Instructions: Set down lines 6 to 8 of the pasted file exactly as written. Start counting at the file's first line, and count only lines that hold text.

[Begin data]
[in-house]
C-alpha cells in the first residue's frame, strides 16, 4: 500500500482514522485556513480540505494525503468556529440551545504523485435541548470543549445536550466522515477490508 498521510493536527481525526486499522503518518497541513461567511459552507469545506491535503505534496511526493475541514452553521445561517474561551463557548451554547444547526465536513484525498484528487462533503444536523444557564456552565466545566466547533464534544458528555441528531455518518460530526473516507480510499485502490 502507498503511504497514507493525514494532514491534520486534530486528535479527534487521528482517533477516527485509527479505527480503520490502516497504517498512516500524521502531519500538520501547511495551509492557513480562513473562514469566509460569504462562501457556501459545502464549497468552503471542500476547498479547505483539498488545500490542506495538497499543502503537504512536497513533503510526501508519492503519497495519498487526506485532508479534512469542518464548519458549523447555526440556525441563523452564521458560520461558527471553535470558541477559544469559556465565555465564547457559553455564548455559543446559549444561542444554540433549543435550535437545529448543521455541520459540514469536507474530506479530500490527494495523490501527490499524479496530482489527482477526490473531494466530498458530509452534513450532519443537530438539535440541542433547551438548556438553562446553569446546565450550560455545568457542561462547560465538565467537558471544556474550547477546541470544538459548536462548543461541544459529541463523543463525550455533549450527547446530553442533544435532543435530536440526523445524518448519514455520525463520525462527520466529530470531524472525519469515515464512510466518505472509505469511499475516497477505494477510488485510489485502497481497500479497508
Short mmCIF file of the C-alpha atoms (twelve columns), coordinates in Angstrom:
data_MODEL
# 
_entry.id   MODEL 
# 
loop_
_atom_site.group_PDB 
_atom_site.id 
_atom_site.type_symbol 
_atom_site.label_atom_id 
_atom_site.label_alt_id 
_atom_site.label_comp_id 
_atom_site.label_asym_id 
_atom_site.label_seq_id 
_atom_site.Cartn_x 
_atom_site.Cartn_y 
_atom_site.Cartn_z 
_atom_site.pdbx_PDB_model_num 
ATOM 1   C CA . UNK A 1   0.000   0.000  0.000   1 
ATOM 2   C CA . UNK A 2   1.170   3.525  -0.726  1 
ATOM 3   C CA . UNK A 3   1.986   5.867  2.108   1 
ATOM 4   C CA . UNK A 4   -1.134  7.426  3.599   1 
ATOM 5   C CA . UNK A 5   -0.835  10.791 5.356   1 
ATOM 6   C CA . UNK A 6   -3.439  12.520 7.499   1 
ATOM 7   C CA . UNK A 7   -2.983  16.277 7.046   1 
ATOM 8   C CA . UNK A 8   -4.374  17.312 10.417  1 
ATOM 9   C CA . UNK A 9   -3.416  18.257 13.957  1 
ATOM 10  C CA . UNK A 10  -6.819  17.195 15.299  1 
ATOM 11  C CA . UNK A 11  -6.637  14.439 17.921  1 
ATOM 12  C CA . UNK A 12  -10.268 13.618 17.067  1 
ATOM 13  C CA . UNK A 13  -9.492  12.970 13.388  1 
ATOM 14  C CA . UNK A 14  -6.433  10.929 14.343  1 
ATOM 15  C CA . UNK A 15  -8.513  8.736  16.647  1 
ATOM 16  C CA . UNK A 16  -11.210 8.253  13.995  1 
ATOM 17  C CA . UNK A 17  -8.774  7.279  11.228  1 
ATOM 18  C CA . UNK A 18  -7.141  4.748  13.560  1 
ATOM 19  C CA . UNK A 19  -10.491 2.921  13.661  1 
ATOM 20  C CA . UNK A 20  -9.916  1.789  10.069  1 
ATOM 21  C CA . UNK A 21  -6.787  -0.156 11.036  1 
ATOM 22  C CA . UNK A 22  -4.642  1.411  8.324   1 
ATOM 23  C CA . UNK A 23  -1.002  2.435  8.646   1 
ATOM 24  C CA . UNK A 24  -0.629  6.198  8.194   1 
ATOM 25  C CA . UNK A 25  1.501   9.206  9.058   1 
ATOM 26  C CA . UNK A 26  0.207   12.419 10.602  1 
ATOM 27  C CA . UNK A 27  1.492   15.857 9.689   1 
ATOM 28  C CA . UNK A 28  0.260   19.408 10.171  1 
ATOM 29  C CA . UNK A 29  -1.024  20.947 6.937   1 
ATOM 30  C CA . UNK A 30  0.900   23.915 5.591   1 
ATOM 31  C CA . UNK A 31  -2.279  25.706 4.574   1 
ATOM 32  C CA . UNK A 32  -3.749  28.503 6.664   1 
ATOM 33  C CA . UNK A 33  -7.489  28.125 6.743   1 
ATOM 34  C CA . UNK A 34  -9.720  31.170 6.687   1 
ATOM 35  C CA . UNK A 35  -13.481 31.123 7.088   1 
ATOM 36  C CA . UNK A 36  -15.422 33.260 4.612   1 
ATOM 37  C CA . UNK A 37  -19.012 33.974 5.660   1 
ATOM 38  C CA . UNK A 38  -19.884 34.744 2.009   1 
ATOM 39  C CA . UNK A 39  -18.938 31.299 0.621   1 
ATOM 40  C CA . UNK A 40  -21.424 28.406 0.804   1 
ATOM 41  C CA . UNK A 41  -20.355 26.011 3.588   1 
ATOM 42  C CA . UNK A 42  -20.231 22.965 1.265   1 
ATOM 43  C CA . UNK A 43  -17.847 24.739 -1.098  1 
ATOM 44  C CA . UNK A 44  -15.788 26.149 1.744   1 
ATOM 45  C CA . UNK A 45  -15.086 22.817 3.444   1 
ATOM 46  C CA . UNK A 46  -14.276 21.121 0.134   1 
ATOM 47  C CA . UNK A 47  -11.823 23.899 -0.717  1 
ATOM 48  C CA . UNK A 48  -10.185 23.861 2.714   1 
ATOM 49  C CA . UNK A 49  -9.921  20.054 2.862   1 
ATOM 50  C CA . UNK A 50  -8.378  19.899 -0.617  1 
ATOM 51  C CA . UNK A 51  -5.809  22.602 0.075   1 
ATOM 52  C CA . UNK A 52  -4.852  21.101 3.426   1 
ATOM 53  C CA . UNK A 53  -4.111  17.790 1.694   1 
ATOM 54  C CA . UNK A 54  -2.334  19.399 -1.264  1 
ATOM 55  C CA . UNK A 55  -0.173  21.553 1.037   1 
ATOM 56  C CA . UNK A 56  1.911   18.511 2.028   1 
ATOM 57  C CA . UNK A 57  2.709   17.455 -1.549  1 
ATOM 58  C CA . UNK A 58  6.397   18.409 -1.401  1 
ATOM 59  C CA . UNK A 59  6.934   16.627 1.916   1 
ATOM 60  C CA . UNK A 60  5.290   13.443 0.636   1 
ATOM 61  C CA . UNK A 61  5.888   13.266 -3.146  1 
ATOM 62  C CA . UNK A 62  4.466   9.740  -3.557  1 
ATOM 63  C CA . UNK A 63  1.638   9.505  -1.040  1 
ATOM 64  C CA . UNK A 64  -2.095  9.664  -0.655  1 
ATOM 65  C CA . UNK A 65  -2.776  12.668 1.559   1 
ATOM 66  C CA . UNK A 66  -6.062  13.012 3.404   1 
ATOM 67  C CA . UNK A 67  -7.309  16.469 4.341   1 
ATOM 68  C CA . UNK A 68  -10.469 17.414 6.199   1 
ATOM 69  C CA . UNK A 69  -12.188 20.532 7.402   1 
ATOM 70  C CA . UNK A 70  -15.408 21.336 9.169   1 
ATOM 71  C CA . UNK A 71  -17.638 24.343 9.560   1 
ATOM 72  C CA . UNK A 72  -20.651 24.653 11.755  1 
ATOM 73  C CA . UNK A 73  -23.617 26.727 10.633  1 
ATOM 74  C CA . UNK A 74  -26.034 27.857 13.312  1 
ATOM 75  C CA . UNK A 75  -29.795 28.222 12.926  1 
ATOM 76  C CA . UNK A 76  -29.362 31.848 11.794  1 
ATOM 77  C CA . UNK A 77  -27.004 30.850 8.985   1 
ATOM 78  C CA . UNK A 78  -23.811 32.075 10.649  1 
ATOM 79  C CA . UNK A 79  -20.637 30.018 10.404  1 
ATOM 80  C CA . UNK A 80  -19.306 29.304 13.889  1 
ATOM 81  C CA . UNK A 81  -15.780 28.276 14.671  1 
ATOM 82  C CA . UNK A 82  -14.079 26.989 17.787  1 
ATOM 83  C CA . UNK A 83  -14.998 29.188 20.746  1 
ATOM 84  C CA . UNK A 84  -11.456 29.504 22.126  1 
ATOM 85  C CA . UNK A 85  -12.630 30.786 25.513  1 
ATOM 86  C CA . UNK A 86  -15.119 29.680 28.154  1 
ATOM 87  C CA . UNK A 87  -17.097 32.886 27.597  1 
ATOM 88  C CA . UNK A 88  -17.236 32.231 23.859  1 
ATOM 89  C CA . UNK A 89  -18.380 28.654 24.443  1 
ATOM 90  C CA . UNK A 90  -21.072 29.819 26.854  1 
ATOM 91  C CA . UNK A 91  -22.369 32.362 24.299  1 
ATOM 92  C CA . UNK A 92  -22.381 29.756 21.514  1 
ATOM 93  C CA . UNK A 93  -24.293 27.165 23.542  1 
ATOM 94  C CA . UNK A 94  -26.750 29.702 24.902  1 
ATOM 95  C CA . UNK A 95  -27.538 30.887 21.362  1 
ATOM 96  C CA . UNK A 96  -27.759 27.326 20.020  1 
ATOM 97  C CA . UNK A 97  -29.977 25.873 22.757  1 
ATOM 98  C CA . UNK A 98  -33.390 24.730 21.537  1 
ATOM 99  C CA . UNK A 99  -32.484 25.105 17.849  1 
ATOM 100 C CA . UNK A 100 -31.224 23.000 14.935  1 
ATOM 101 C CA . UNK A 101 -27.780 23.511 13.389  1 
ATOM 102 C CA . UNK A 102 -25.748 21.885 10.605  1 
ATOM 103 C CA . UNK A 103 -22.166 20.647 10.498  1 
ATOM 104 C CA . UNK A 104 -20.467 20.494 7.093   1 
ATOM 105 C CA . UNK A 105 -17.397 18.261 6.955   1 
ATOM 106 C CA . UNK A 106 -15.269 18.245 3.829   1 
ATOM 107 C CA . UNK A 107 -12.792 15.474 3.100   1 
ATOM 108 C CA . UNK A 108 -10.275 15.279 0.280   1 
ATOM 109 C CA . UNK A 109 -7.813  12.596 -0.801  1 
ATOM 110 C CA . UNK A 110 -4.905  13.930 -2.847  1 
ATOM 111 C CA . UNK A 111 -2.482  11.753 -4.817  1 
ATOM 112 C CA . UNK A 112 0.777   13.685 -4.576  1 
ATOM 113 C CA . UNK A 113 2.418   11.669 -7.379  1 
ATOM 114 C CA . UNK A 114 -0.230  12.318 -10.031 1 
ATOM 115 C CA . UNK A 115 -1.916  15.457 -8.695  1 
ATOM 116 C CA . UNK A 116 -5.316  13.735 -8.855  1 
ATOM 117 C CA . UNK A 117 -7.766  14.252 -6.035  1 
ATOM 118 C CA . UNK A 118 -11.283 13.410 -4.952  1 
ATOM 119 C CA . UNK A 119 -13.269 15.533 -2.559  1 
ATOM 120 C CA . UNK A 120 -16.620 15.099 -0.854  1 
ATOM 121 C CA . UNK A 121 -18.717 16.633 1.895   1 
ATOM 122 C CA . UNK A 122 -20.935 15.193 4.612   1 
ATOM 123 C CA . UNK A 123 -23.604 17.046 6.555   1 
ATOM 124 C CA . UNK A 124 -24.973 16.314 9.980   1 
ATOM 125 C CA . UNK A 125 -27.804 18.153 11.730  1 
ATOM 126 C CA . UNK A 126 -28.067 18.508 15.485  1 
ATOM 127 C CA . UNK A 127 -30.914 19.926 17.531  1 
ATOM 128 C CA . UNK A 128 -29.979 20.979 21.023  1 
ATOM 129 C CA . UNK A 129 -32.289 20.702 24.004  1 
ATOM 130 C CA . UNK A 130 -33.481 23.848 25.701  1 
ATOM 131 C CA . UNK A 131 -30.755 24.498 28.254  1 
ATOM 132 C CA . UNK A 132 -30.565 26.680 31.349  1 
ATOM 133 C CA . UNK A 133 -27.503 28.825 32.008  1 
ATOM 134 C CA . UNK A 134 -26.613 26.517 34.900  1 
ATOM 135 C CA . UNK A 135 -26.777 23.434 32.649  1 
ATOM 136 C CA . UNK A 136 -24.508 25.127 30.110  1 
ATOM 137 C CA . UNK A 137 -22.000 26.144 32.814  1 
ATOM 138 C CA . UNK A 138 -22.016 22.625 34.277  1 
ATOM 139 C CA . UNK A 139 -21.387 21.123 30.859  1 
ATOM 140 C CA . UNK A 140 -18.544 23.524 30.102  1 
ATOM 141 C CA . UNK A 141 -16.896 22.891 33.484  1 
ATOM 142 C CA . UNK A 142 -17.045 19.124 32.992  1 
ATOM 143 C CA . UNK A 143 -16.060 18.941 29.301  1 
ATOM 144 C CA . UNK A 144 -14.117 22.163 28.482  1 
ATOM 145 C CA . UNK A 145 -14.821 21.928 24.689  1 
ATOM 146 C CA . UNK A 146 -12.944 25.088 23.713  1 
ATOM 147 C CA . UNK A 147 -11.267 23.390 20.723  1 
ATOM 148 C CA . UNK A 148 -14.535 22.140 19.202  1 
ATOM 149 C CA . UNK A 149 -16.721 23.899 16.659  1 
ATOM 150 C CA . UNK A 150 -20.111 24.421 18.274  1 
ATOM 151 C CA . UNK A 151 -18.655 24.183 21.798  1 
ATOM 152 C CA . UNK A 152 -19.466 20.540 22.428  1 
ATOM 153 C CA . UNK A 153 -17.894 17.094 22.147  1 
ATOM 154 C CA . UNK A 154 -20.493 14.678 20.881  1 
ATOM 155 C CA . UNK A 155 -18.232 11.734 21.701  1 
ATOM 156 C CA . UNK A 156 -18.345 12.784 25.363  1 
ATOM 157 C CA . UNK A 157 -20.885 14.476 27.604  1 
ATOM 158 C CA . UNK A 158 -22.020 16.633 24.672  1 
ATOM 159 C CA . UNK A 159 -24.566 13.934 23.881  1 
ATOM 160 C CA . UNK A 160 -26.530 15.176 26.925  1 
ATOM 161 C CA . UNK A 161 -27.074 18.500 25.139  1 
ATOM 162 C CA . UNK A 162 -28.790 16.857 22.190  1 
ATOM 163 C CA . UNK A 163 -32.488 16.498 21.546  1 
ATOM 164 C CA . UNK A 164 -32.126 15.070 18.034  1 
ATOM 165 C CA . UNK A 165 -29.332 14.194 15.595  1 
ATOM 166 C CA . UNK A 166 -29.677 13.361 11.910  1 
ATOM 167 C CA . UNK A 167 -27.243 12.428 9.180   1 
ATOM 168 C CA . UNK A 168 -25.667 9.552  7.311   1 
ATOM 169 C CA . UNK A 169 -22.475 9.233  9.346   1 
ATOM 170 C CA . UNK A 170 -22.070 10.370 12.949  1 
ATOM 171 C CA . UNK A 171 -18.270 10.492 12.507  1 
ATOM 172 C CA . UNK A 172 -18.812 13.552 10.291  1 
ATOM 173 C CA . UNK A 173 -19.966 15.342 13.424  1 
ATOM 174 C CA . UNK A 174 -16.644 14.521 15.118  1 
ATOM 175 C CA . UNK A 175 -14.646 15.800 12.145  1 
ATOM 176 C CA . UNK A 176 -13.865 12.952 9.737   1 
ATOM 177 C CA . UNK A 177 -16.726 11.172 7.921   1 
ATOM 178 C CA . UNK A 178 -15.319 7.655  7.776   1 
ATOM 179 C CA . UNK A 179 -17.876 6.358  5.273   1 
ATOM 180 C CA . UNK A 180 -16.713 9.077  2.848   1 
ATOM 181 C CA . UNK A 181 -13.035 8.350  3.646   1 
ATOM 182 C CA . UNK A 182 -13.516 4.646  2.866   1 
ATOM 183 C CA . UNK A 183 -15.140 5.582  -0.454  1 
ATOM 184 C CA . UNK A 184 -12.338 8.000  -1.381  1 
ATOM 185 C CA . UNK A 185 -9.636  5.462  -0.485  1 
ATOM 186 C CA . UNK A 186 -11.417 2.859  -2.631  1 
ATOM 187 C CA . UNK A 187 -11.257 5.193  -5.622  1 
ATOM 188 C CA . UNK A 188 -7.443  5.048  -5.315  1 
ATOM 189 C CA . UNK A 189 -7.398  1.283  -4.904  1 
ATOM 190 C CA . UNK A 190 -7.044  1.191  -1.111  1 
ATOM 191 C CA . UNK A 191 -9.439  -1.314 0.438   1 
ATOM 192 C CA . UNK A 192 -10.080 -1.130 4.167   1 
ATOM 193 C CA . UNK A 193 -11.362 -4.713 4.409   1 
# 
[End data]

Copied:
_entry.id   MODEL 
# 
loop_